The popular descriptor “Cajun” has checked into the Mayo Clinic, where it is being treated for extreme exhaustion, according to physicians at the world-famous medical facility.
A spokeswoman for the Minneapolis clinic said the overwrought patient voluntarily checked itself in for an indefinite stay earlier this month immediately after doctors there diagnosed it with severe exhaustion.
“Just like the people it describes, the word Cajun is extremely tough and resilient, but even the toughest and most resilient among us have a breaking point,” Kelley Luckstein said. “All words — even those synonymous with hard work and tenacity — can fall victim to clinical fatigue when overused.”
Luckstein cited a dramatic increase in use of the term last year following the record flooding experienced in the Baton Rouge area in August.
“Suddenly, Cajun was used to describe all sorts of impromptu groups: the ‘Cajun navy,’ the ‘Cajun army,’ the ‘Cajun coast guard,'” Luckstein explained. “And at the same time, you had a former sheriff’s deputy down there running for Congress with the nickname ‘the Cajun John Wayne.'”
“When Congressman Graves said FEMA needs to be ‘Cajunized,’ that was just too much for the term to handle.”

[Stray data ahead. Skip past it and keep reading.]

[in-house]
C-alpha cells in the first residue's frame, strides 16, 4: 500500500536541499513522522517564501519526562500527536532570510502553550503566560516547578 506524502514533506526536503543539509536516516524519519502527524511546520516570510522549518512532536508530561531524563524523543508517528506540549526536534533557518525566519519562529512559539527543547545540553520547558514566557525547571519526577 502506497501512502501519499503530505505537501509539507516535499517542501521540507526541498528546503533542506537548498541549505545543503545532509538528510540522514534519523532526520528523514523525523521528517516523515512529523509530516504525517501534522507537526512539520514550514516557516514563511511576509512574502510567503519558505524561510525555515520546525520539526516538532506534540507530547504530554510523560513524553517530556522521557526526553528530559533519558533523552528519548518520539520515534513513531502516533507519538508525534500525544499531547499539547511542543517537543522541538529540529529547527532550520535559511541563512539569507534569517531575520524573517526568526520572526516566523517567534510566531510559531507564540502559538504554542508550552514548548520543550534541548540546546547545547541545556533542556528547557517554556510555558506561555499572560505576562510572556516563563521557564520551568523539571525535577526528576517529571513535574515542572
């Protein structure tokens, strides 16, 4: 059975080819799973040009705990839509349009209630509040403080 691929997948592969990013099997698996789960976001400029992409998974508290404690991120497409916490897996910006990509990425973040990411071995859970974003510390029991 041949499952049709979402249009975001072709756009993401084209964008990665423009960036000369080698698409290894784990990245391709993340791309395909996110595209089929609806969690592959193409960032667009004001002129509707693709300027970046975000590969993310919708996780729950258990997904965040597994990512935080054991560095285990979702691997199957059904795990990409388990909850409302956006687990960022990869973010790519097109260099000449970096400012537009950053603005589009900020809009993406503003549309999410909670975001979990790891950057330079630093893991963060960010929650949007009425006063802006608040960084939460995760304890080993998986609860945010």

However, she said, physicians at the clinic believe the incident that likely sent the word over the edge was Rep. Garret Graves forcibly turning it into a verb.
“When Congressman Graves said FEMA needs to be ‘Cajunized,’ that was just too much for the term to handle,” Luckstein said. “The word tried to put on a brave face and stay strong, but after what Graves did to it, it was in serious need of treatment and remediation.”
Luckstein said the word gave the clinic permission to speak about its case in hopes of alerting the public to the dangers of relying too heavily on a single word to try to tie a particular, respected culture to countless entities and concepts in the hopes of imbuing them with credibility.
“The word has a remarkably high cachet in American society, so many people seem to think, if they can employ it in association with whatever they’re doing or selling — even if it’s completely unrelated to the Cajun culture — it will help them further their agenda,” Luckstein speculated.
Meanwhile, people in South Louisiana are disappointed, but not surprised, by the news about the beloved term.
“Just open the Yellow Pages and look at how many businesses that ain’t got nothing to do with food or hunting or fishing that use the word Cajun their name: contractors, concrete companies, you name it,” said Conrad Schexnayder, of St. Amant. “I bet most of them ain’t even run by Cajuns. Hell, I hired a company called Cajun Roofers one time to fix my house, and every one of the workers was Mexican. It’s no wonder the poor word is worn out.”